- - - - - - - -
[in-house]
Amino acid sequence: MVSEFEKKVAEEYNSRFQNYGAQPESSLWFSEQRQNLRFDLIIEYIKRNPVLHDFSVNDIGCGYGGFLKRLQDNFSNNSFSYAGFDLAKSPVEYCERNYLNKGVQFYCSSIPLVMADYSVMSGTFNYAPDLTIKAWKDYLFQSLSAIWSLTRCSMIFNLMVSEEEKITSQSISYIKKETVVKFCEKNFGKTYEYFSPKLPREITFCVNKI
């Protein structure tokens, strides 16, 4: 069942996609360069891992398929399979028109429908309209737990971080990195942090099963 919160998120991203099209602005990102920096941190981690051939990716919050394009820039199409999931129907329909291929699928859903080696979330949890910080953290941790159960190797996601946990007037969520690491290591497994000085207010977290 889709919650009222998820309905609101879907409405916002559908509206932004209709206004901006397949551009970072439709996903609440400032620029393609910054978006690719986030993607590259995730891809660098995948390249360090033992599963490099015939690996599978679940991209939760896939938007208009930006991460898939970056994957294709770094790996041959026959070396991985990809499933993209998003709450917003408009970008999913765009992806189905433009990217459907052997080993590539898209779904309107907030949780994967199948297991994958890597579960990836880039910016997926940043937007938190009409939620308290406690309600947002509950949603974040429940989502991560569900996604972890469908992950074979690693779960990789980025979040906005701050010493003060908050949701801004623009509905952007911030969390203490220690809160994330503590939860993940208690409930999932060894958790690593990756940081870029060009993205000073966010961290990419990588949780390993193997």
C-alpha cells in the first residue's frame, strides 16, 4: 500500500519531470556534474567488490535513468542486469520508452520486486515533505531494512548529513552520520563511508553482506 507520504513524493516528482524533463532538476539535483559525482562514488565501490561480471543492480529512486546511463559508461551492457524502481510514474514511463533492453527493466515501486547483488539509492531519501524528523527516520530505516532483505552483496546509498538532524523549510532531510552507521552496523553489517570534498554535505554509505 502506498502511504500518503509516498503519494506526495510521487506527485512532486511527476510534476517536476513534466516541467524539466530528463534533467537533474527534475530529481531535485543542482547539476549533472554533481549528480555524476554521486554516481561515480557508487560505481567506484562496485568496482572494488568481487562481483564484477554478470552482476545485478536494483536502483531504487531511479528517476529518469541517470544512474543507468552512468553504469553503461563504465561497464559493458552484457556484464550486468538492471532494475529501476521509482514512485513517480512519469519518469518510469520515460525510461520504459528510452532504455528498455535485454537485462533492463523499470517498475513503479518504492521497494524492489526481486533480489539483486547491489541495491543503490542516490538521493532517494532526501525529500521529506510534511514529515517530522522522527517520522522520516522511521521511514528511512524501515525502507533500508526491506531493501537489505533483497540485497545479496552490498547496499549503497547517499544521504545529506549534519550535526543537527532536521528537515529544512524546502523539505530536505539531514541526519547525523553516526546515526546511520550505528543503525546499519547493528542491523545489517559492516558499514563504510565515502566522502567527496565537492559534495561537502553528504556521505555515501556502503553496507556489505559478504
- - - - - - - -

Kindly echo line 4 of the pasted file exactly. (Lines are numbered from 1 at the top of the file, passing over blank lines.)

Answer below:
C-alpha cells in the first residue's frame, strides 16, 4: 500500500519531470556534474567488490535513468542486469520508452520486486515533505531494512548529513552520520563511508553482506 507520504513524493516528482524533463532538476539535483559525482562514488565501490561480471543492480529512486546511463559508461551492457524502481510514474514511463533492453527493466515501486547483488539509492531519501524528523527516520530505516532483505552483496546509498538532524523549510532531510552507521552496523553489517570534498554535505554509505 502506498502511504500518503509516498503519494506526495510521487506527485512532486511527476510534476517536476513534466516541467524539466530528463534533467537533474527534475530529481531535485543542482547539476549533472554533481549528480555524476554521486554516481561515480557508487560505481567506484562496485568496482572494488568481487562481483564484477554478470552482476545485478536494483536502483531504487531511479528517476529518469541517470544512474543507468552512468553504469553503461563504465561497464559493458552484457556484464550486468538492471532494475529501476521509482514512485513517480512519469519518469518510469520515460525510461520504459528510452532504455528498455535485454537485462533492463523499470517498475513503479518504492521497494524492489526481486533480489539483486547491489541495491543503490542516490538521493532517494532526501525529500521529506510534511514529515517530522522522527517520522522520516522511521521511514528511512524501515525502507533500508526491506531493501537489505533483497540485497545479496552490498547496499549503497547517499544521504545529506549534519550535526543537527532536521528537515529544512524546502523539505530536505539531514541526519547525523553516526546515526546511520550505528543503525546499519547493528542491523545489517559492516558499514563504510565515502566522502567527496565537492559534495561537502553528504556521505555515501556502503553496507556489505559478504